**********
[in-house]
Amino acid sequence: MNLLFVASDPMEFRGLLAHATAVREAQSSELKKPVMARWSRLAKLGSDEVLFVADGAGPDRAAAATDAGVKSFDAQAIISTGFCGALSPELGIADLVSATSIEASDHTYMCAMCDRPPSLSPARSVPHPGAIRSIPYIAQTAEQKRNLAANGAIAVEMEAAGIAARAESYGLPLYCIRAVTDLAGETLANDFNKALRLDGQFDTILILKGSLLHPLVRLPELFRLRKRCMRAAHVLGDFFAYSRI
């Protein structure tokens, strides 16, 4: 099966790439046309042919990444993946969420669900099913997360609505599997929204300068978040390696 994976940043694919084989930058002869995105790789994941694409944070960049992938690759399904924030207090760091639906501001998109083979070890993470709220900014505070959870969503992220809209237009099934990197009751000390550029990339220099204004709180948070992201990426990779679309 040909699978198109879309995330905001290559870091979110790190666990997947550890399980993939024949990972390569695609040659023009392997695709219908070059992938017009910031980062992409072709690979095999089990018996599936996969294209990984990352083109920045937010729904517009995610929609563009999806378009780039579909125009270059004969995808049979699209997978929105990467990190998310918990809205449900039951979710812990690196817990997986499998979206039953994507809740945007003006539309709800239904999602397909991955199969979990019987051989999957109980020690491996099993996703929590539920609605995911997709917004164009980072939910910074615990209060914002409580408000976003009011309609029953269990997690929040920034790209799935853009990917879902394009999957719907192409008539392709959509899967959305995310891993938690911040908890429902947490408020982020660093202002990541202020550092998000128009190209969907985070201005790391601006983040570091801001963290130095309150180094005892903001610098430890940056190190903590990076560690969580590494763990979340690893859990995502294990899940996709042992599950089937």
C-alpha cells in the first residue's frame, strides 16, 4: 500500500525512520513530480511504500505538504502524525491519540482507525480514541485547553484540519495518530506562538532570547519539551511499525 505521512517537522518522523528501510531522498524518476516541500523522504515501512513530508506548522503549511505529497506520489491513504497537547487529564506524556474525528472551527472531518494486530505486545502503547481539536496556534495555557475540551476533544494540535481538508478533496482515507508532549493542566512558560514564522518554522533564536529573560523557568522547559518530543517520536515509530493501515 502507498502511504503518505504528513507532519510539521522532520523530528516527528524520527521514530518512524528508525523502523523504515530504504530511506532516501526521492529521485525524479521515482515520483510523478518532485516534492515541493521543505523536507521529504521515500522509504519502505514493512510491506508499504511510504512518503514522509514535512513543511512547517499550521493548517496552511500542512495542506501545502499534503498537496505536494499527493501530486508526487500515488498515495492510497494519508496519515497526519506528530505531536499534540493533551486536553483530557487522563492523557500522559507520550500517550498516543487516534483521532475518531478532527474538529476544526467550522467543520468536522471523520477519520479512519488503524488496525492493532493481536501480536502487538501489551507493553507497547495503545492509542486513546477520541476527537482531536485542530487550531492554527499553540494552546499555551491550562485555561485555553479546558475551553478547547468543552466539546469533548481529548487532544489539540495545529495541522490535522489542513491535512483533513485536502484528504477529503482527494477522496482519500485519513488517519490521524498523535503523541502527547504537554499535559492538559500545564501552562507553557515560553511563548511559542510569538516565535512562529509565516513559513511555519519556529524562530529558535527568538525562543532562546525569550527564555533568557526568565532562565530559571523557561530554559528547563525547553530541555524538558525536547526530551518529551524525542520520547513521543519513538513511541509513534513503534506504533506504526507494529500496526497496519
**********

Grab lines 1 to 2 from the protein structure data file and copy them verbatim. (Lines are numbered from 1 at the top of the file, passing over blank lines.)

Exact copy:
[in-house]
Amino acid sequence: MNLLFVASDPMEFRGLLAHATAVREAQSSELKKPVMARWSRLAKLGSDEVLFVADGAGPDRAAAATDAGVKSFDAQAIISTGFCGALSPELGIADLVSATSIEASDHTYMCAMCDRPPSLSPARSVPHPGAIRSIPYIAQTAEQKRNLAANGAIAVEMEAAGIAARAESYGLPLYCIRAVTDLAGETLANDFNKALRLDGQFDTILILKGSLLHPLVRLPELFRLRKRCMRAAHVLGDFFAYSRI